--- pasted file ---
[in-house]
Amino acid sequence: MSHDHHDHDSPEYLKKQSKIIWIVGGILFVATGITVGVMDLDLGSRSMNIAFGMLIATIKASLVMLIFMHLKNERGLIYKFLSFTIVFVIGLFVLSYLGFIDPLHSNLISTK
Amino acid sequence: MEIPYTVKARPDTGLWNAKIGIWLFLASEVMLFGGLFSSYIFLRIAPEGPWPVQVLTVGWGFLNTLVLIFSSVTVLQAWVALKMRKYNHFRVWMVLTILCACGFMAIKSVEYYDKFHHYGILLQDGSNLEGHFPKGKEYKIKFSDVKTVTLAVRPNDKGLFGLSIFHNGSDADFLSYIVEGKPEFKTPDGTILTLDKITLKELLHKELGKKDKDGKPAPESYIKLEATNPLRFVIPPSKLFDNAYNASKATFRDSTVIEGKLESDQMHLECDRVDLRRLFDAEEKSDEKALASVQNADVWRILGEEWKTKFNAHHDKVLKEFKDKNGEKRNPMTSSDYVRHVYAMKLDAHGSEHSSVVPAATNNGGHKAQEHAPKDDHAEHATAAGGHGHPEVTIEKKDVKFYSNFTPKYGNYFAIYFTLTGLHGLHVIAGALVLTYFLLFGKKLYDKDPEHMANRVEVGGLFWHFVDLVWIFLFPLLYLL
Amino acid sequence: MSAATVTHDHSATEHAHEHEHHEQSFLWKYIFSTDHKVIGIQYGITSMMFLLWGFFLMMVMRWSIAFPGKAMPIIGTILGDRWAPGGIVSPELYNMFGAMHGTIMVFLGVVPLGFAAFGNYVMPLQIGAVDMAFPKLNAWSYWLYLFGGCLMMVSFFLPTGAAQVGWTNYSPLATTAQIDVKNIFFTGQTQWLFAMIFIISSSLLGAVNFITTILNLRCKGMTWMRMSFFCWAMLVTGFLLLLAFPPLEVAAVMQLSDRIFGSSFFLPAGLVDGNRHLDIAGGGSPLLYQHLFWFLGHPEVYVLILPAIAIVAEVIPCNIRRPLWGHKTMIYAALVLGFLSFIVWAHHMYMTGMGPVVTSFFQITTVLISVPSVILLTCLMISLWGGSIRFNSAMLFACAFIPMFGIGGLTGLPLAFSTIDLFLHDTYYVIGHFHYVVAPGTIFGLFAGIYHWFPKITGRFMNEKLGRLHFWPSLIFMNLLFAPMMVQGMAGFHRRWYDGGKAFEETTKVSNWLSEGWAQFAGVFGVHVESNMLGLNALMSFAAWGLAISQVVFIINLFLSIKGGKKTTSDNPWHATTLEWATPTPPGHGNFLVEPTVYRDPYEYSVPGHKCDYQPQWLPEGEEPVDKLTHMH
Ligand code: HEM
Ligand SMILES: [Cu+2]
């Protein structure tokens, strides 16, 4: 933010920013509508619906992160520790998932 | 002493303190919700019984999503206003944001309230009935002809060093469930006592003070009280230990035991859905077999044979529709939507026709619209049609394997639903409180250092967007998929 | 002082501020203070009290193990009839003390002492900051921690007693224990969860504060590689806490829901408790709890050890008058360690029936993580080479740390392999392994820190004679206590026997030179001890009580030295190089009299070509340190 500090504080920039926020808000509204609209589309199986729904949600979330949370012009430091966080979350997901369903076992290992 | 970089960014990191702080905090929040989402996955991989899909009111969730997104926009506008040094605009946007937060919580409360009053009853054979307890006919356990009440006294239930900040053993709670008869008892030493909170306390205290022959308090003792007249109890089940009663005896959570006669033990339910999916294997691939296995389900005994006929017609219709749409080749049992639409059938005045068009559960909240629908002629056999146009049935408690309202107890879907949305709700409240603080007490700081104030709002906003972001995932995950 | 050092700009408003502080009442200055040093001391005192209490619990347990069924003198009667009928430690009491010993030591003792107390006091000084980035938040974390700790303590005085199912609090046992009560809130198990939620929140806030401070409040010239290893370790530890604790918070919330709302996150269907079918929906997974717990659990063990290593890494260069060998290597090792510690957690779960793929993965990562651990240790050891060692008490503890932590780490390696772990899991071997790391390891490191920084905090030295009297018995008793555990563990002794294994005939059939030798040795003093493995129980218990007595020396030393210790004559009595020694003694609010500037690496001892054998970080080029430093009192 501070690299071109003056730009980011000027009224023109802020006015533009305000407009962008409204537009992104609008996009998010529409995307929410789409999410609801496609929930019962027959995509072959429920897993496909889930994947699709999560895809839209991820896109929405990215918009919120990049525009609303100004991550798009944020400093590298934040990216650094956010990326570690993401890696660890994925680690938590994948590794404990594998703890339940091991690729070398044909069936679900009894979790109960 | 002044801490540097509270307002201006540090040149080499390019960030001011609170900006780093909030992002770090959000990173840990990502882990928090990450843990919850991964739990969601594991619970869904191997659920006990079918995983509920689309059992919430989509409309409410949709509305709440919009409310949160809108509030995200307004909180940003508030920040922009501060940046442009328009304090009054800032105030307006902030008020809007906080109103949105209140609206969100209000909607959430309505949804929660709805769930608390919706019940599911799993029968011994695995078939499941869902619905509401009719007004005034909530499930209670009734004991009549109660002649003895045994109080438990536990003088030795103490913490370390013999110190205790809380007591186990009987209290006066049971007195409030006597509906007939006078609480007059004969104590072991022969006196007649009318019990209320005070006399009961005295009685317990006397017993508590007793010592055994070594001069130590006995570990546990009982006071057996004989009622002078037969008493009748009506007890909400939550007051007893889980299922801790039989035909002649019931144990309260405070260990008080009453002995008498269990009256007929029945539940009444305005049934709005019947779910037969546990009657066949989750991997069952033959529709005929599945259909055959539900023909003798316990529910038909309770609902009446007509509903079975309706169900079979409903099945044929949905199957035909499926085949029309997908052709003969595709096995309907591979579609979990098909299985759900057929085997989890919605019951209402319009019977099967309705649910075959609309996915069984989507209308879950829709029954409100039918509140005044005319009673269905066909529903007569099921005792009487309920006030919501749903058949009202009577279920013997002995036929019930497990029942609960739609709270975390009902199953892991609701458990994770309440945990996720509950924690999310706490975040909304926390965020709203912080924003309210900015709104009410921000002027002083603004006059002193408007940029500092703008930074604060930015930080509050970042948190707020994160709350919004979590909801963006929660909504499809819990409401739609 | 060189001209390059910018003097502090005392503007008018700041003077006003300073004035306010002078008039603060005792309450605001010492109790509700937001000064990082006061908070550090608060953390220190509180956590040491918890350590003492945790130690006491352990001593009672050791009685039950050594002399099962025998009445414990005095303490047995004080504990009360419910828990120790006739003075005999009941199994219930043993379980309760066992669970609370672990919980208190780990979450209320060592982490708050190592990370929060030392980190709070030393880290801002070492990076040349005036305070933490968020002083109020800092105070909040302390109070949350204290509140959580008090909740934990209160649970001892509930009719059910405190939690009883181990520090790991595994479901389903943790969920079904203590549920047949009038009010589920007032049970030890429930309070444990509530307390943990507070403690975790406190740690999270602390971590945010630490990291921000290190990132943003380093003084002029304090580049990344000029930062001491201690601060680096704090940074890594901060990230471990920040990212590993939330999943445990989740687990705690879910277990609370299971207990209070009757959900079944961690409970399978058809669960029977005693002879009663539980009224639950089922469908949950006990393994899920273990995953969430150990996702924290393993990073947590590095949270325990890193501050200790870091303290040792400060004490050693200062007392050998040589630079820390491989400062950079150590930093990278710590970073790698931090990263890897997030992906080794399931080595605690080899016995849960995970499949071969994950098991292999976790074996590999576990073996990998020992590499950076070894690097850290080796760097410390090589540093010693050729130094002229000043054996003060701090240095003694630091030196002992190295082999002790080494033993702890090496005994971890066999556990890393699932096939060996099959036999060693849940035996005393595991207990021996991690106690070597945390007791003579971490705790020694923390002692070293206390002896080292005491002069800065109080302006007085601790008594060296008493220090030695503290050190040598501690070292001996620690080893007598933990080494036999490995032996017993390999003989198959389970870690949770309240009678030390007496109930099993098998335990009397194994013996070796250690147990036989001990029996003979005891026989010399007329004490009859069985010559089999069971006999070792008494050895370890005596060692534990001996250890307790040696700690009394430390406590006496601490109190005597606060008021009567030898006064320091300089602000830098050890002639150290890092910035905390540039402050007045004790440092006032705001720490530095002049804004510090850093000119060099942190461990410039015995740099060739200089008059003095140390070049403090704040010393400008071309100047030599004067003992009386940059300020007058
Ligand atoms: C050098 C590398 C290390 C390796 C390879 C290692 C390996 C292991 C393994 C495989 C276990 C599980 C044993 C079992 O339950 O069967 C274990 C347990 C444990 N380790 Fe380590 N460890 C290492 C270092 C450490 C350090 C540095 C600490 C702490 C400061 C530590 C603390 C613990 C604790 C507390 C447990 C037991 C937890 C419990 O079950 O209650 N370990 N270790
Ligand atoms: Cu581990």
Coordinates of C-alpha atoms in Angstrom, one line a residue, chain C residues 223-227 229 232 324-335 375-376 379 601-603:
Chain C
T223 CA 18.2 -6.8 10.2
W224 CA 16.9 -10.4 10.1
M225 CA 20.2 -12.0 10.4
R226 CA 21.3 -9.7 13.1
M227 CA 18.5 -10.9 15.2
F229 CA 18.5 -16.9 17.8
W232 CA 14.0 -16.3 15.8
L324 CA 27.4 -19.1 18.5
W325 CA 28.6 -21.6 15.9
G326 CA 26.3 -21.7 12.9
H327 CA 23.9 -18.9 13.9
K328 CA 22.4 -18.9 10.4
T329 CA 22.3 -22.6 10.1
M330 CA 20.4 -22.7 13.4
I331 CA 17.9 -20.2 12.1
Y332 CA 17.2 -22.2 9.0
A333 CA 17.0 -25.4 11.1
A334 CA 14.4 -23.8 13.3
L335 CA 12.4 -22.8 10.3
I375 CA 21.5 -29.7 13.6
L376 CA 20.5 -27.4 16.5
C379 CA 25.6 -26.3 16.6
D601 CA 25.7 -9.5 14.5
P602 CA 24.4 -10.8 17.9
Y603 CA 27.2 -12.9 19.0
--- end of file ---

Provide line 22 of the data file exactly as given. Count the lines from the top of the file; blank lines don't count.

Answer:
H327 CA 23.9 -18.9 13.9